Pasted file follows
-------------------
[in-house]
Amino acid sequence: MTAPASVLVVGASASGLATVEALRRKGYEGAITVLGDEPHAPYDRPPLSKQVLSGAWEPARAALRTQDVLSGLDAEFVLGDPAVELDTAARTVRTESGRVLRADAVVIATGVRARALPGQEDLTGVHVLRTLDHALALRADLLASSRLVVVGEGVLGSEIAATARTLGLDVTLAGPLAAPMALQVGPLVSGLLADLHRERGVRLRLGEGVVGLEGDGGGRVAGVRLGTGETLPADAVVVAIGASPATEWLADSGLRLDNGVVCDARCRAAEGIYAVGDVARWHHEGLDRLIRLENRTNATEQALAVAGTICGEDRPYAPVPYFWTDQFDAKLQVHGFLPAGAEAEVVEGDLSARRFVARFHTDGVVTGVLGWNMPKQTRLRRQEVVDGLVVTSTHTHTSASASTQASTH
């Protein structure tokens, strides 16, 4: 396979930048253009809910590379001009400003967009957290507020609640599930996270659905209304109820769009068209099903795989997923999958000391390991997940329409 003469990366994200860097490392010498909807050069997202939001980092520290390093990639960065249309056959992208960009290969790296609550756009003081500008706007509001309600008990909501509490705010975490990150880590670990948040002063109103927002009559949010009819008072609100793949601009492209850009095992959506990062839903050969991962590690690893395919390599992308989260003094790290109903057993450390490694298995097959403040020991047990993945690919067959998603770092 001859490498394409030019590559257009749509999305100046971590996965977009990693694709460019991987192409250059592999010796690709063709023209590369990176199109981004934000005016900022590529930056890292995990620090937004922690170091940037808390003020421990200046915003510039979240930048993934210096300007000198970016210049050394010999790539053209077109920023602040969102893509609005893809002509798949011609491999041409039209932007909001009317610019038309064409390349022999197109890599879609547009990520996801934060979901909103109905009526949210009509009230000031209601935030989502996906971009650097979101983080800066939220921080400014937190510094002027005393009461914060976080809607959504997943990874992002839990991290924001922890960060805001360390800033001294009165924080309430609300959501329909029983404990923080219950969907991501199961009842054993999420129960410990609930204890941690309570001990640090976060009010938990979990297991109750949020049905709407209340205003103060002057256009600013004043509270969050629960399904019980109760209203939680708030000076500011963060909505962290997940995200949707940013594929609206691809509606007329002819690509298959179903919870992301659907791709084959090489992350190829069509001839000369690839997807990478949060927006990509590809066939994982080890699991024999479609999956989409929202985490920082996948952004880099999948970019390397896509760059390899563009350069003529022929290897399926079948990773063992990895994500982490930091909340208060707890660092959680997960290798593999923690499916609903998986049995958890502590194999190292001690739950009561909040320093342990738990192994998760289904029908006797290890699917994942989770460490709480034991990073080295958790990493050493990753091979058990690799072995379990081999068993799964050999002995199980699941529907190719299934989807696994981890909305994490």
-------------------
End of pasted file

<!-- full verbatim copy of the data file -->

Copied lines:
[in-house]
Amino acid sequence: MTAPASVLVVGASASGLATVEALRRKGYEGAITVLGDEPHAPYDRPPLSKQVLSGAWEPARAALRTQDVLSGLDAEFVLGDPAVELDTAARTVRTESGRVLRADAVVIATGVRARALPGQEDLTGVHVLRTLDHALALRADLLASSRLVVVGEGVLGSEIAATARTLGLDVTLAGPLAAPMALQVGPLVSGLLADLHRERGVRLRLGEGVVGLEGDGGGRVAGVRLGTGETLPADAVVVAIGASPATEWLADSGLRLDNGVVCDARCRAAEGIYAVGDVARWHHEGLDRLIRLENRTNATEQALAVAGTICGEDRPYAPVPYFWTDQFDAKLQVHGFLPAGAEAEVVEGDLSARRFVARFHTDGVVTGVLGWNMPKQTRLRRQEVVDGLVVTSTHTHTSASASTQASTH
């Protein structure tokens, strides 16, 4: 396979930048253009809910590379001009400003967009957290507020609640599930996270659905209304109820769009068209099903795989997923999958000391390991997940329409 003469990366994200860097490392010498909807050069997202939001980092520290390093990639960065249309056959992208960009290969790296609550756009003081500008706007509001309600008990909501509490705010975490990150880590670990948040002063109103927002009559949010009819008072609100793949601009492209850009095992959506990062839903050969991962590690690893395919390599992308989260003094790290109903057993450390490694298995097959403040020991047990993945690919067959998603770092 001859490498394409030019590559257009749509999305100046971590996965977009990693694709460019991987192409250059592999010796690709063709023209590369990176199109981004934000005016900022590529930056890292995990620090937004922690170091940037808390003020421990200046915003510039979240930048993934210096300007000198970016210049050394010999790539053209077109920023602040969102893509609005893809002509798949011609491999041409039209932007909001009317610019038309064409390349022999197109890599879609547009990520996801934060979901909103109905009526949210009509009230000031209601935030989502996906971009650097979101983080800066939220921080400014937190510094002027005393009461914060976080809607959504997943990874992002839990991290924001922890960060805001360390800033001294009165924080309430609300959501329909029983404990923080219950969907991501199961009842054993999420129960410990609930204890941690309570001990640090976060009010938990979990297991109750949020049905709407209340205003103060002057256009600013004043509270969050629960399904019980109760209203939680708030000076500011963060909505962290997940995200949707940013594929609206691809509606007329002819690509298959179903919870992301659907791709084959090489992350190829069509001839000369690839997807990478949060927006990509590809066939994982080890699991024999479609999956989409929202985490920082996948952004880099999948970019390397896509760059390899563009350069003529022929290897399926079948990773063992990895994500982490930091909340208060707890660092959680997960290798593999923690499916609903998986049995958890502590194999190292001690739950009561909040320093342990738990192994998760289904029908006797290890699917994942989770460490709480034991990073080295958790990493050493990753091979058990690799072995379990081999068993799964050999002995199980699941529907190719299934989807696994981890909305994490």